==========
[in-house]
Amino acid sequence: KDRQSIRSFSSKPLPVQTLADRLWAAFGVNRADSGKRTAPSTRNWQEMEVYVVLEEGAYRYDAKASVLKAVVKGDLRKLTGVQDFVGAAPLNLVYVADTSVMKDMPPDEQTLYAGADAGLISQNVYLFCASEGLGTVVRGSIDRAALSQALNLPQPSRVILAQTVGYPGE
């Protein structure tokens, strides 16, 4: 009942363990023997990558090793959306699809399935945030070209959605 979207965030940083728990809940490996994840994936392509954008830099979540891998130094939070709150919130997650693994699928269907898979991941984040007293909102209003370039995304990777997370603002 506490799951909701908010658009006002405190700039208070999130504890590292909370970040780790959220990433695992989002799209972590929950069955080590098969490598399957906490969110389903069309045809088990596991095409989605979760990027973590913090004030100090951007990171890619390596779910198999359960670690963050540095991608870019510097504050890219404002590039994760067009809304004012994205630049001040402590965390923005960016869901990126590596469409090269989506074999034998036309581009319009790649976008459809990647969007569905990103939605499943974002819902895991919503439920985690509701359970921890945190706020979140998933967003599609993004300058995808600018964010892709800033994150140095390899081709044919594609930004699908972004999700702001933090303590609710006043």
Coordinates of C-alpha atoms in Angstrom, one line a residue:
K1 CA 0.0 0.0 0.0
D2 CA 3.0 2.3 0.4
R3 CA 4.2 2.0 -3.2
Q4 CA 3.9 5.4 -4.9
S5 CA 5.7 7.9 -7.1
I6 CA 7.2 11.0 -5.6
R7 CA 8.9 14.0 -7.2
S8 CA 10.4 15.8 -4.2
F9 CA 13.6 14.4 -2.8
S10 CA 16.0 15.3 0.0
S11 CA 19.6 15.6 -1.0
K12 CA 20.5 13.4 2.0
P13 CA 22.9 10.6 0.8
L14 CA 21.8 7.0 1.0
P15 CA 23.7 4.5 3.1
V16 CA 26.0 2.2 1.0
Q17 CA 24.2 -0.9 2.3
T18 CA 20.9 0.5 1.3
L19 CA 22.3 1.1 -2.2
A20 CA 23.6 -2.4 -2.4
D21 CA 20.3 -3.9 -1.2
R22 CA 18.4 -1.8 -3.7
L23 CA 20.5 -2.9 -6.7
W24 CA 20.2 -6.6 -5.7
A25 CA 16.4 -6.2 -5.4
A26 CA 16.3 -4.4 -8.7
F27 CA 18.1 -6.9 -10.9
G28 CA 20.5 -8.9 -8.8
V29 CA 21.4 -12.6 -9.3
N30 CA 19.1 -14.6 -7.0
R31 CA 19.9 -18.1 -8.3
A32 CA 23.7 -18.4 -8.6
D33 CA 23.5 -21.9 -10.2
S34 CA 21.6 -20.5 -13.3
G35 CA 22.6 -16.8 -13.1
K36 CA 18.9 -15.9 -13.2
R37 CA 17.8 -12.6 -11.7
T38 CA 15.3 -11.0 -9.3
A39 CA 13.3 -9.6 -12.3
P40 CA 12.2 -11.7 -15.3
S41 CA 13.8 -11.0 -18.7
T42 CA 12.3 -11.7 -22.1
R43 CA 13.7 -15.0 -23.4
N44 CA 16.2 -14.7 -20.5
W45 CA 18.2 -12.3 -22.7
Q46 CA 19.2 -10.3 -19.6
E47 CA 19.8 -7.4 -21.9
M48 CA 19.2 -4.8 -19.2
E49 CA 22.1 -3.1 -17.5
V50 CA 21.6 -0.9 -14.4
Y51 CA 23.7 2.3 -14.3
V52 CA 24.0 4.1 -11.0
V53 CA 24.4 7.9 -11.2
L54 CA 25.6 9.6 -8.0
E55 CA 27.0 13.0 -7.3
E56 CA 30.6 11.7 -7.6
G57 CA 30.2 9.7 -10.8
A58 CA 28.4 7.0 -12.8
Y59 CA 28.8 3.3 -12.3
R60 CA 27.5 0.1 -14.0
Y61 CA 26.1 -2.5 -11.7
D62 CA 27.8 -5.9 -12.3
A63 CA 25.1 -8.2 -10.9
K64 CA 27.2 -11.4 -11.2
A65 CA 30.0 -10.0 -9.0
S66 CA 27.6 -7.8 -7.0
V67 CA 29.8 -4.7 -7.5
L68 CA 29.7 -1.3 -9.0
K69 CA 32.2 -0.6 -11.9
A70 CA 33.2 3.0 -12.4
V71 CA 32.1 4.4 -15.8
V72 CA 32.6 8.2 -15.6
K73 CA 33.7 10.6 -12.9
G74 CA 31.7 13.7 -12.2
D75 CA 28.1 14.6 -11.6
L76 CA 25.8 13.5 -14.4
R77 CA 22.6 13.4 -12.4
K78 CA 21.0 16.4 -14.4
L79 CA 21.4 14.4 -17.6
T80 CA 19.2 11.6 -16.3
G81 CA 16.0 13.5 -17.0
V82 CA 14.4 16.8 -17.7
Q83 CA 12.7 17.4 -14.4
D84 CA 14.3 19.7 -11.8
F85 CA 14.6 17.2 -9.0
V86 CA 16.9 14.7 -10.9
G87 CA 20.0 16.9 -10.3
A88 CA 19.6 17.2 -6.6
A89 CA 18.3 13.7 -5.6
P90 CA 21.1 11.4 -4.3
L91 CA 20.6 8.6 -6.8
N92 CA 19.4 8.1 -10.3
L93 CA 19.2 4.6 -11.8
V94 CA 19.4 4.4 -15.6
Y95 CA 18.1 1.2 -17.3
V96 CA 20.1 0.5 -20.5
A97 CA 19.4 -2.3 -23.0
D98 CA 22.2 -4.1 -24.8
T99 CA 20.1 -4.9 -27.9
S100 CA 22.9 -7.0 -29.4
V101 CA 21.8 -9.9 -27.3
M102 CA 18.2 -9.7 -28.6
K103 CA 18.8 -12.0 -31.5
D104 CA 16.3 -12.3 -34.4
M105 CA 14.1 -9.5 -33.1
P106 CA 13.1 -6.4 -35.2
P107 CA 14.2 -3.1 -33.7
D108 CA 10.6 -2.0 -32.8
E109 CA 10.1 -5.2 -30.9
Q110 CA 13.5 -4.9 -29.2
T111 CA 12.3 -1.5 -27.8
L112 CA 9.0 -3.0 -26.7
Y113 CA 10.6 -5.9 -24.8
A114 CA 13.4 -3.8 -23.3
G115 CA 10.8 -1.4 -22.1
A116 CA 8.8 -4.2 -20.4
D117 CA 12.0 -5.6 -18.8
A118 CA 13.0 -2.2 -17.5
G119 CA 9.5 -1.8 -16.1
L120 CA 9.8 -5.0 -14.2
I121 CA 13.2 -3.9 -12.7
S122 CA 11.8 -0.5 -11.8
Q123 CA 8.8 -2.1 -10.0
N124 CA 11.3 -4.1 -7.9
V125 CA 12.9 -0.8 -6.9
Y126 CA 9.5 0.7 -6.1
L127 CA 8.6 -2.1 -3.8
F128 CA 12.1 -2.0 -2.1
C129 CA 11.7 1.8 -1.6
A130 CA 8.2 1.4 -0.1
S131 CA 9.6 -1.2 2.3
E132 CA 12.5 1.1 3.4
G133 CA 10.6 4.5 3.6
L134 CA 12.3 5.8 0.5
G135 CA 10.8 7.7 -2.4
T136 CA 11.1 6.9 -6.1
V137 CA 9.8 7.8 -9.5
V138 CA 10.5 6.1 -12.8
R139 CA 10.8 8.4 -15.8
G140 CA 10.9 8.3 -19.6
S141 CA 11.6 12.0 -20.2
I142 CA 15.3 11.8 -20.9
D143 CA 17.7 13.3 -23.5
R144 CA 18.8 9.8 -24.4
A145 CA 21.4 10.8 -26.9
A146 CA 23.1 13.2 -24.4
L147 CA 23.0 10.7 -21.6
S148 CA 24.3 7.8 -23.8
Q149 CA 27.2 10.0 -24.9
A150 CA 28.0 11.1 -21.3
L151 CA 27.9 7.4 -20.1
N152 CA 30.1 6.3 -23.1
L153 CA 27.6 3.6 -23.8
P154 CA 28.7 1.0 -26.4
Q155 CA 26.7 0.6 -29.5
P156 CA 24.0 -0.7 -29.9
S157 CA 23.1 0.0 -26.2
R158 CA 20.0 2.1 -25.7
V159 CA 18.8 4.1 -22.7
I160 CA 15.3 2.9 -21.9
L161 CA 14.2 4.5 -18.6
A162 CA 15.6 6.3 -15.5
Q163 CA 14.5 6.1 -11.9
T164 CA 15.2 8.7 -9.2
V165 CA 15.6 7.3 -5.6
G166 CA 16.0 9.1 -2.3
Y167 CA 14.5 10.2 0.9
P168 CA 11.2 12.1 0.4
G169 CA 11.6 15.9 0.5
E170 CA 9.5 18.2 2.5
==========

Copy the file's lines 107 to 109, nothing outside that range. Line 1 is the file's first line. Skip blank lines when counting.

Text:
K103 CA 18.8 -12.0 -31.5
D104 CA 16.3 -12.3 -34.4
M105 CA 14.1 -9.5 -33.1